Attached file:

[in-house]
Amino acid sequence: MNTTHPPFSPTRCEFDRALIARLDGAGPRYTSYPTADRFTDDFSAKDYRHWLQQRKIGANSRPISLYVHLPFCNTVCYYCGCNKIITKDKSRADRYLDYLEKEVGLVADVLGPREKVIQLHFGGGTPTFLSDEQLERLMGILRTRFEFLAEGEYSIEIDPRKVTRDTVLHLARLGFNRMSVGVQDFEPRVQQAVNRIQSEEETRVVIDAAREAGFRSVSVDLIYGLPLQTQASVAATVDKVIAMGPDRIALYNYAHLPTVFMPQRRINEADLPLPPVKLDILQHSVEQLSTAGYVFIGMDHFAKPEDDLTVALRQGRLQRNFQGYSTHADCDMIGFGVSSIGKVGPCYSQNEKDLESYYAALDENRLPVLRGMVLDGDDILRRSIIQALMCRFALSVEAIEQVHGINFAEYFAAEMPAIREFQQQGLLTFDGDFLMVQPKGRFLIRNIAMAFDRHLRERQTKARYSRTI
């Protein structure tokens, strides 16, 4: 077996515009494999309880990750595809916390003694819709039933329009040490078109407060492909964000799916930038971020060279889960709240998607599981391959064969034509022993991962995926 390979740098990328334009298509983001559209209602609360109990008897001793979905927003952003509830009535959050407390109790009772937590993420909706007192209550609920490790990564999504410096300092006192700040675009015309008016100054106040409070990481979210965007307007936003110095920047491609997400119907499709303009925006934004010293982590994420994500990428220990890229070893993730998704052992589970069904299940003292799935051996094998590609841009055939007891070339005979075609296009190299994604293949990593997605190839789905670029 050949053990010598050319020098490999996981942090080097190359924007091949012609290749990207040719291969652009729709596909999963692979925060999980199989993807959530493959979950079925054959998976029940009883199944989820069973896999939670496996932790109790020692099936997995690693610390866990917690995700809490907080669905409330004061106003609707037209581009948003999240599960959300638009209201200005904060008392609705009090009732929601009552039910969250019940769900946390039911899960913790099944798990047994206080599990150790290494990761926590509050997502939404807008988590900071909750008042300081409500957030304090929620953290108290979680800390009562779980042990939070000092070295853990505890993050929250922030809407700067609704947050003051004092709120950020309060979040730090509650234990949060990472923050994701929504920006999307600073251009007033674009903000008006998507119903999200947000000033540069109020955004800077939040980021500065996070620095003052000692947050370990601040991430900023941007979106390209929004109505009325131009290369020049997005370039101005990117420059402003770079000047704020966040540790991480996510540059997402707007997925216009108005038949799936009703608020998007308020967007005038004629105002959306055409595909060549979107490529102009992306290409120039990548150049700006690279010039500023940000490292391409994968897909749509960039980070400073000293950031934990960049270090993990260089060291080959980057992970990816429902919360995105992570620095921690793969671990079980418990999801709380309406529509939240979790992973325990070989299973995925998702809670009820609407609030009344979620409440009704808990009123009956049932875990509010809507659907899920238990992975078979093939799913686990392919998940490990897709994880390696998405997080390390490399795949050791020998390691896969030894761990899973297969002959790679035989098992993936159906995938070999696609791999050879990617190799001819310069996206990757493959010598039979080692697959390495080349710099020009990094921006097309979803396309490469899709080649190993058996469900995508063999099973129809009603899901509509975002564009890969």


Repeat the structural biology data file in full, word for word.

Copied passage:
[in-house]
Amino acid sequence: MNTTHPPFSPTRCEFDRALIARLDGAGPRYTSYPTADRFTDDFSAKDYRHWLQQRKIGANSRPISLYVHLPFCNTVCYYCGCNKIITKDKSRADRYLDYLEKEVGLVADVLGPREKVIQLHFGGGTPTFLSDEQLERLMGILRTRFEFLAEGEYSIEIDPRKVTRDTVLHLARLGFNRMSVGVQDFEPRVQQAVNRIQSEEETRVVIDAAREAGFRSVSVDLIYGLPLQTQASVAATVDKVIAMGPDRIALYNYAHLPTVFMPQRRINEADLPLPPVKLDILQHSVEQLSTAGYVFIGMDHFAKPEDDLTVALRQGRLQRNFQGYSTHADCDMIGFGVSSIGKVGPCYSQNEKDLESYYAALDENRLPVLRGMVLDGDDILRRSIIQALMCRFALSVEAIEQVHGINFAEYFAAEMPAIREFQQQGLLTFDGDFLMVQPKGRFLIRNIAMAFDRHLRERQTKARYSRTI
């Protein structure tokens, strides 16, 4: 077996515009494999309880990750595809916390003694819709039933329009040490078109407060492909964000799916930038971020060279889960709240998607599981391959064969034509022993991962995926 390979740098990328334009298509983001559209209602609360109990008897001793979905927003952003509830009535959050407390109790009772937590993420909706007192209550609920490790990564999504410096300092006192700040675009015309008016100054106040409070990481979210965007307007936003110095920047491609997400119907499709303009925006934004010293982590994420994500990428220990890229070893993730998704052992589970069904299940003292799935051996094998590609841009055939007891070339005979075609296009190299994604293949990593997605190839789905670029 050949053990010598050319020098490999996981942090080097190359924007091949012609290749990207040719291969652009729709596909999963692979925060999980199989993807959530493959979950079925054959998976029940009883199944989820069973896999939670496996932790109790020692099936997995690693610390866990917690995700809490907080669905409330004061106003609707037209581009948003999240599960959300638009209201200005904060008392609705009090009732929601009552039910969250019940769900946390039911899960913790099944798990047994206080599990150790290494990761926590509050997502939404807008988590900071909750008042300081409500957030304090929620953290108290979680800390009562779980042990939070000092070295853990505890993050929250922030809407700067609704947050003051004092709120950020309060979040730090509650234990949060990472923050994701929504920006999307600073251009007033674009903000008006998507119903999200947000000033540069109020955004800077939040980021500065996070620095003052000692947050370990601040991430900023941007979106390209929004109505009325131009290369020049997005370039101005990117420059402003770079000047704020966040540790991480996510540059997402707007997925216009108005038949799936009703608020998007308020967007005038004629105002959306055409595909060549979107490529102009992306290409120039990548150049700006690279010039500023940000490292391409994968897909749509960039980070400073000293950031934990960049270090993990260089060291080959980057992970990816429902919360995105992570620095921690793969671990079980418990999801709380309406529509939240979790992973325990070989299973995925998702809670009820609407609030009344979620409440009704808990009123009956049932875990509010809507659907899920238990992975078979093939799913686990392919998940490990897709994880390696998405997080390390490399795949050791020998390691896969030894761990899973297969002959790679035989098992993936159906995938070999696609791999050879990617190799001819310069996206990757493959010598039979080692697959390495080349710099020009990094921006097309979803396309490469899709080649190993058996469900995508063999099973129809009603899901509509975002564009890969």